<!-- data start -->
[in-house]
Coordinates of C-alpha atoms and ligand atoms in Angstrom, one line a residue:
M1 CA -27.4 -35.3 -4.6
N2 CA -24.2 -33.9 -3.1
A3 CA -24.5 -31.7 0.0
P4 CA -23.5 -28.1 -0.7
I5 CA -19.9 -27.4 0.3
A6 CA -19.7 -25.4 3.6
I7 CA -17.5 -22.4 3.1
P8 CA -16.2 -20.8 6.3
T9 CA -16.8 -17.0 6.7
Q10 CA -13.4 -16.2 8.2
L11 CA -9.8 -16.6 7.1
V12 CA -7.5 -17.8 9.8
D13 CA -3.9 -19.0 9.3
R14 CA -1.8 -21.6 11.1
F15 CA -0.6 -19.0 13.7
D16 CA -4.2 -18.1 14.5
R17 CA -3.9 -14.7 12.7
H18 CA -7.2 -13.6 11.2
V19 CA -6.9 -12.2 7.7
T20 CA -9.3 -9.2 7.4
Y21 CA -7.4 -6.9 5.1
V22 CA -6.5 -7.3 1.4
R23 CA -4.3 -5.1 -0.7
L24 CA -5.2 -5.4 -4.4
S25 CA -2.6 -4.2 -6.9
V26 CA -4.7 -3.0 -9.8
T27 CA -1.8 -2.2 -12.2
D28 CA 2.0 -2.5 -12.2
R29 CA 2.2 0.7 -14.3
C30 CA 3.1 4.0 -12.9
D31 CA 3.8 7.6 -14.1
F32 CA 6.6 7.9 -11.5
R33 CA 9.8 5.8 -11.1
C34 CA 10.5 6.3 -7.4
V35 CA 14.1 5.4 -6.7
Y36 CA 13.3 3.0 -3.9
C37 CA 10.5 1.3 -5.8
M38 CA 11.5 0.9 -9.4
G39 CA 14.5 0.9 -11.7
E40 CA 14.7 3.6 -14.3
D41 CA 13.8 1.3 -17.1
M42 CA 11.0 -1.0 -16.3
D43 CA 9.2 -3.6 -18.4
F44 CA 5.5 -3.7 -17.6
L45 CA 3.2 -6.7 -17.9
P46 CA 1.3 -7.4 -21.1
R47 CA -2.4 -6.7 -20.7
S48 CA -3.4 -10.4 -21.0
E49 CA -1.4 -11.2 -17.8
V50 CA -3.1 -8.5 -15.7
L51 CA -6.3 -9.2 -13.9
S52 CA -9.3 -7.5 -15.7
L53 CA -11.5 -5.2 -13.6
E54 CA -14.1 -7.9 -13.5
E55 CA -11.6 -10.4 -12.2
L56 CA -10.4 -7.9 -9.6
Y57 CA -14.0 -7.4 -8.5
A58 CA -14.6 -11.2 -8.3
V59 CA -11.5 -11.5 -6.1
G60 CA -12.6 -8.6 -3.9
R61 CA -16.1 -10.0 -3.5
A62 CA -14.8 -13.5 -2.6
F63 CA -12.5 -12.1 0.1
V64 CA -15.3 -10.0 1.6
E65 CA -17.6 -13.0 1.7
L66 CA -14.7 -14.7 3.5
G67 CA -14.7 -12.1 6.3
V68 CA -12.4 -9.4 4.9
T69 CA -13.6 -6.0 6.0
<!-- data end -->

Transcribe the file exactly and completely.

[in-house]
Coordinates of C-alpha atoms and ligand atoms in Angstrom, one line a residue:
M1 CA -27.4 -35.3 -4.6
N2 CA -24.2 -33.9 -3.1
A3 CA -24.5 -31.7 0.0
P4 CA -23.5 -28.1 -0.7
I5 CA -19.9 -27.4 0.3
A6 CA -19.7 -25.4 3.6
I7 CA -17.5 -22.4 3.1
P8 CA -16.2 -20.8 6.3
T9 CA -16.8 -17.0 6.7
Q10 CA -13.4 -16.2 8.2
L11 CA -9.8 -16.6 7.1
V12 CA -7.5 -17.8 9.8
D13 CA -3.9 -19.0 9.3
R14 CA -1.8 -21.6 11.1
F15 CA -0.6 -19.0 13.7
D16 CA -4.2 -18.1 14.5
R17 CA -3.9 -14.7 12.7
H18 CA -7.2 -13.6 11.2
V19 CA -6.9 -12.2 7.7
T20 CA -9.3 -9.2 7.4
Y21 CA -7.4 -6.9 5.1
V22 CA -6.5 -7.3 1.4
R23 CA -4.3 -5.1 -0.7
L24 CA -5.2 -5.4 -4.4
S25 CA -2.6 -4.2 -6.9
V26 CA -4.7 -3.0 -9.8
T27 CA -1.8 -2.2 -12.2
D28 CA 2.0 -2.5 -12.2
R29 CA 2.2 0.7 -14.3
C30 CA 3.1 4.0 -12.9
D31 CA 3.8 7.6 -14.1
F32 CA 6.6 7.9 -11.5
R33 CA 9.8 5.8 -11.1
C34 CA 10.5 6.3 -7.4
V35 CA 14.1 5.4 -6.7
Y36 CA 13.3 3.0 -3.9
C37 CA 10.5 1.3 -5.8
M38 CA 11.5 0.9 -9.4
G39 CA 14.5 0.9 -11.7
E40 CA 14.7 3.6 -14.3
D41 CA 13.8 1.3 -17.1
M42 CA 11.0 -1.0 -16.3
D43 CA 9.2 -3.6 -18.4
F44 CA 5.5 -3.7 -17.6
L45 CA 3.2 -6.7 -17.9
P46 CA 1.3 -7.4 -21.1
R47 CA -2.4 -6.7 -20.7
S48 CA -3.4 -10.4 -21.0
E49 CA -1.4 -11.2 -17.8
V50 CA -3.1 -8.5 -15.7
L51 CA -6.3 -9.2 -13.9
S52 CA -9.3 -7.5 -15.7
L53 CA -11.5 -5.2 -13.6
E54 CA -14.1 -7.9 -13.5
E55 CA -11.6 -10.4 -12.2
L56 CA -10.4 -7.9 -9.6
Y57 CA -14.0 -7.4 -8.5
A58 CA -14.6 -11.2 -8.3
V59 CA -11.5 -11.5 -6.1
G60 CA -12.6 -8.6 -3.9
R61 CA -16.1 -10.0 -3.5
A62 CA -14.8 -13.5 -2.6
F63 CA -12.5 -12.1 0.1
V64 CA -15.3 -10.0 1.6
E65 CA -17.6 -13.0 1.7
L66 CA -14.7 -14.7 3.5
G67 CA -14.7 -12.1 6.3
V68 CA -12.4 -9.4 4.9
T69 CA -13.6 -6.0 6.0